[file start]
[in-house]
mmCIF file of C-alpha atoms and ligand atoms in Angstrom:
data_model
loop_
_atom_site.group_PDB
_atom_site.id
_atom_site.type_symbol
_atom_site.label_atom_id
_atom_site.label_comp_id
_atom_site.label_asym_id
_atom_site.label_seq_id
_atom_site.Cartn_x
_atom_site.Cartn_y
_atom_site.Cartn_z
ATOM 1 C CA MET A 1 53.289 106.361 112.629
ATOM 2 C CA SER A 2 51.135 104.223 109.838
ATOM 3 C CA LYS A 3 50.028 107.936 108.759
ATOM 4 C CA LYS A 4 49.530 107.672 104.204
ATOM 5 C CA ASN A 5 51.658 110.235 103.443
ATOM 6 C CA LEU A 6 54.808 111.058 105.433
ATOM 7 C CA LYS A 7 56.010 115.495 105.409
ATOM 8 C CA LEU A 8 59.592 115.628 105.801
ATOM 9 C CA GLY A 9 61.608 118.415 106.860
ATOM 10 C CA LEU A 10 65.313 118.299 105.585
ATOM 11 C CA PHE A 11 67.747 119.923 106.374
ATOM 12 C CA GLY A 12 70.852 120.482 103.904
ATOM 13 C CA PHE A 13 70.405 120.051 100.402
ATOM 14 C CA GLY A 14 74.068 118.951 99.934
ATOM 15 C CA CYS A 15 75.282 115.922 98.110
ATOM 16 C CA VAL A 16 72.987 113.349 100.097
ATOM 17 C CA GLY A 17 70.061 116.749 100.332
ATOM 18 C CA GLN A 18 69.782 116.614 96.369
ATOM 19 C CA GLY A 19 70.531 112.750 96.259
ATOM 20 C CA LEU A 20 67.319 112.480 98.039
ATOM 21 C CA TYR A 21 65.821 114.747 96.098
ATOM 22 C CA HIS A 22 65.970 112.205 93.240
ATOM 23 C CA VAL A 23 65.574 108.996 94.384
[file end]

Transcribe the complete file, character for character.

[in-house]
mmCIF file of C-alpha atoms and ligand atoms in Angstrom:
data_model
loop_
_atom_site.group_PDB
_atom_site.id
_atom_site.type_symbol
_atom_site.label_atom_id
_atom_site.label_comp_id
_atom_site.label_asym_id
_atom_site.label_seq_id
_atom_site.Cartn_x
_atom_site.Cartn_y
_atom_site.Cartn_z
ATOM 1 C CA MET A 1 53.289 106.361 112.629
ATOM 2 C CA SER A 2 51.135 104.223 109.838
ATOM 3 C CA LYS A 3 50.028 107.936 108.759
ATOM 4 C CA LYS A 4 49.530 107.672 104.204
ATOM 5 C CA ASN A 5 51.658 110.235 103.443
ATOM 6 C CA LEU A 6 54.808 111.058 105.433
ATOM 7 C CA LYS A 7 56.010 115.495 105.409
ATOM 8 C CA LEU A 8 59.592 115.628 105.801
ATOM 9 C CA GLY A 9 61.608 118.415 106.860
ATOM 10 C CA LEU A 10 65.313 118.299 105.585
ATOM 11 C CA PHE A 11 67.747 119.923 106.374
ATOM 12 C CA GLY A 12 70.852 120.482 103.904
ATOM 13 C CA PHE A 13 70.405 120.051 100.402
ATOM 14 C CA GLY A 14 74.068 118.951 99.934
ATOM 15 C CA CYS A 15 75.282 115.922 98.110
ATOM 16 C CA VAL A 16 72.987 113.349 100.097
ATOM 17 C CA GLY A 17 70.061 116.749 100.332
ATOM 18 C CA GLN A 18 69.782 116.614 96.369
ATOM 19 C CA GLY A 19 70.531 112.750 96.259
ATOM 20 C CA LEU A 20 67.319 112.480 98.039
ATOM 21 C CA TYR A 21 65.821 114.747 96.098
ATOM 22 C CA HIS A 22 65.970 112.205 93.240
ATOM 23 C CA VAL A 23 65.574 108.996 94.384